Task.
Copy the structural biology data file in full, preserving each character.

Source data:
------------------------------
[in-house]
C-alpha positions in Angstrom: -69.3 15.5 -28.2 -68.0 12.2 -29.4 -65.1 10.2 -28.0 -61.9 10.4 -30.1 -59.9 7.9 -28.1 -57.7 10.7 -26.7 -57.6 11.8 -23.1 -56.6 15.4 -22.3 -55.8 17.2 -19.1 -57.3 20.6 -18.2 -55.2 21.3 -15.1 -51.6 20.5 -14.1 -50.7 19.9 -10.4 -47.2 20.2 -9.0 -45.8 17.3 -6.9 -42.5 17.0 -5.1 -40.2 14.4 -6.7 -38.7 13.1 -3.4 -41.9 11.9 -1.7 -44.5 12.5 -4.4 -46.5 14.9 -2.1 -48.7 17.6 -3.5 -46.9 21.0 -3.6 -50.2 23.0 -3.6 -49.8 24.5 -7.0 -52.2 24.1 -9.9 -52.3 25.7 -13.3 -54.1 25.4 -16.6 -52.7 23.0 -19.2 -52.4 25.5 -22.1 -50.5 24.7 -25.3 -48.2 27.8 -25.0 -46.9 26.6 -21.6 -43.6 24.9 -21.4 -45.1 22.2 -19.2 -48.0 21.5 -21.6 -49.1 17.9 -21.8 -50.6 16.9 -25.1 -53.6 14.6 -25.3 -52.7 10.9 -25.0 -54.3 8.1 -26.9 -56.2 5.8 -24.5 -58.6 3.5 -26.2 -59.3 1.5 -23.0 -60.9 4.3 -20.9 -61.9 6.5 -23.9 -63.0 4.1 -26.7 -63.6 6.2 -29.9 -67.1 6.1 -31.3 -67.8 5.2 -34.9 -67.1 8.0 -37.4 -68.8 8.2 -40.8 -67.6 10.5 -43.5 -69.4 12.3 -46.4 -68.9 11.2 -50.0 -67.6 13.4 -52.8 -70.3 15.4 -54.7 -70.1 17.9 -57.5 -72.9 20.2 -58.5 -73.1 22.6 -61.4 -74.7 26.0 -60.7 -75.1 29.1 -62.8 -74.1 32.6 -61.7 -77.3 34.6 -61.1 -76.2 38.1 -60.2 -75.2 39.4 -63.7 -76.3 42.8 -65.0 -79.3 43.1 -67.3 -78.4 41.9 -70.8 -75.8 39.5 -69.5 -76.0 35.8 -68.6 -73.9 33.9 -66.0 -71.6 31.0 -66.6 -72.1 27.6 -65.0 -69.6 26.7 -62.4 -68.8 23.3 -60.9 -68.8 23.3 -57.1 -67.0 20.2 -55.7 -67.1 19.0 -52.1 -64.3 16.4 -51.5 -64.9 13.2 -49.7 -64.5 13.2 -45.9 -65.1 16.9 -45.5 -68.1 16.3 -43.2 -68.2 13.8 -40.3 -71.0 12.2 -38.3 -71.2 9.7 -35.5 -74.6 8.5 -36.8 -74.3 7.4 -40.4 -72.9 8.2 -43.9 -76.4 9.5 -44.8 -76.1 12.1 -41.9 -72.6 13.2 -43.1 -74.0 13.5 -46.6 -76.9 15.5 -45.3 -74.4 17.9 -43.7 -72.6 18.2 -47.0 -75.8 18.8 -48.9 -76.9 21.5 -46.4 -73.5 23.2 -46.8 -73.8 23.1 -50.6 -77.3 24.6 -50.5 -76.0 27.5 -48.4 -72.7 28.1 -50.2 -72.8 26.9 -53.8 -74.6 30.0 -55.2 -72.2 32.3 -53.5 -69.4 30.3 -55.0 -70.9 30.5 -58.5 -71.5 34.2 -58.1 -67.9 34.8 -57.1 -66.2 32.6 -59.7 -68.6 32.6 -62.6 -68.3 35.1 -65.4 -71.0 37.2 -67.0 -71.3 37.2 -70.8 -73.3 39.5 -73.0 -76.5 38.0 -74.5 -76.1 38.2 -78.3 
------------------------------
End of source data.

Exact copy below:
[in-house]
C-alpha positions in Angstrom: -69.3 15.5 -28.2 -68.0 12.2 -29.4 -65.1 10.2 -28.0 -61.9 10.4 -30.1 -59.9 7.9 -28.1 -57.7 10.7 -26.7 -57.6 11.8 -23.1 -56.6 15.4 -22.3 -55.8 17.2 -19.1 -57.3 20.6 -18.2 -55.2 21.3 -15.1 -51.6 20.5 -14.1 -50.7 19.9 -10.4 -47.2 20.2 -9.0 -45.8 17.3 -6.9 -42.5 17.0 -5.1 -40.2 14.4 -6.7 -38.7 13.1 -3.4 -41.9 11.9 -1.7 -44.5 12.5 -4.4 -46.5 14.9 -2.1 -48.7 17.6 -3.5 -46.9 21.0 -3.6 -50.2 23.0 -3.6 -49.8 24.5 -7.0 -52.2 24.1 -9.9 -52.3 25.7 -13.3 -54.1 25.4 -16.6 -52.7 23.0 -19.2 -52.4 25.5 -22.1 -50.5 24.7 -25.3 -48.2 27.8 -25.0 -46.9 26.6 -21.6 -43.6 24.9 -21.4 -45.1 22.2 -19.2 -48.0 21.5 -21.6 -49.1 17.9 -21.8 -50.6 16.9 -25.1 -53.6 14.6 -25.3 -52.7 10.9 -25.0 -54.3 8.1 -26.9 -56.2 5.8 -24.5 -58.6 3.5 -26.2 -59.3 1.5 -23.0 -60.9 4.3 -20.9 -61.9 6.5 -23.9 -63.0 4.1 -26.7 -63.6 6.2 -29.9 -67.1 6.1 -31.3 -67.8 5.2 -34.9 -67.1 8.0 -37.4 -68.8 8.2 -40.8 -67.6 10.5 -43.5 -69.4 12.3 -46.4 -68.9 11.2 -50.0 -67.6 13.4 -52.8 -70.3 15.4 -54.7 -70.1 17.9 -57.5 -72.9 20.2 -58.5 -73.1 22.6 -61.4 -74.7 26.0 -60.7 -75.1 29.1 -62.8 -74.1 32.6 -61.7 -77.3 34.6 -61.1 -76.2 38.1 -60.2 -75.2 39.4 -63.7 -76.3 42.8 -65.0 -79.3 43.1 -67.3 -78.4 41.9 -70.8 -75.8 39.5 -69.5 -76.0 35.8 -68.6 -73.9 33.9 -66.0 -71.6 31.0 -66.6 -72.1 27.6 -65.0 -69.6 26.7 -62.4 -68.8 23.3 -60.9 -68.8 23.3 -57.1 -67.0 20.2 -55.7 -67.1 19.0 -52.1 -64.3 16.4 -51.5 -64.9 13.2 -49.7 -64.5 13.2 -45.9 -65.1 16.9 -45.5 -68.1 16.3 -43.2 -68.2 13.8 -40.3 -71.0 12.2 -38.3 -71.2 9.7 -35.5 -74.6 8.5 -36.8 -74.3 7.4 -40.4 -72.9 8.2 -43.9 -76.4 9.5 -44.8 -76.1 12.1 -41.9 -72.6 13.2 -43.1 -74.0 13.5 -46.6 -76.9 15.5 -45.3 -74.4 17.9 -43.7 -72.6 18.2 -47.0 -75.8 18.8 -48.9 -76.9 21.5 -46.4 -73.5 23.2 -46.8 -73.8 23.1 -50.6 -77.3 24.6 -50.5 -76.0 27.5 -48.4 -72.7 28.1 -50.2 -72.8 26.9 -53.8 -74.6 30.0 -55.2 -72.2 32.3 -53.5 -69.4 30.3 -55.0 -70.9 30.5 -58.5 -71.5 34.2 -58.1 -67.9 34.8 -57.1 -66.2 32.6 -59.7 -68.6 32.6 -62.6 -68.3 35.1 -65.4 -71.0 37.2 -67.0 -71.3 37.2 -70.8 -73.3 39.5 -73.0 -76.5 38.0 -74.5 -76.1 38.2 -78.3 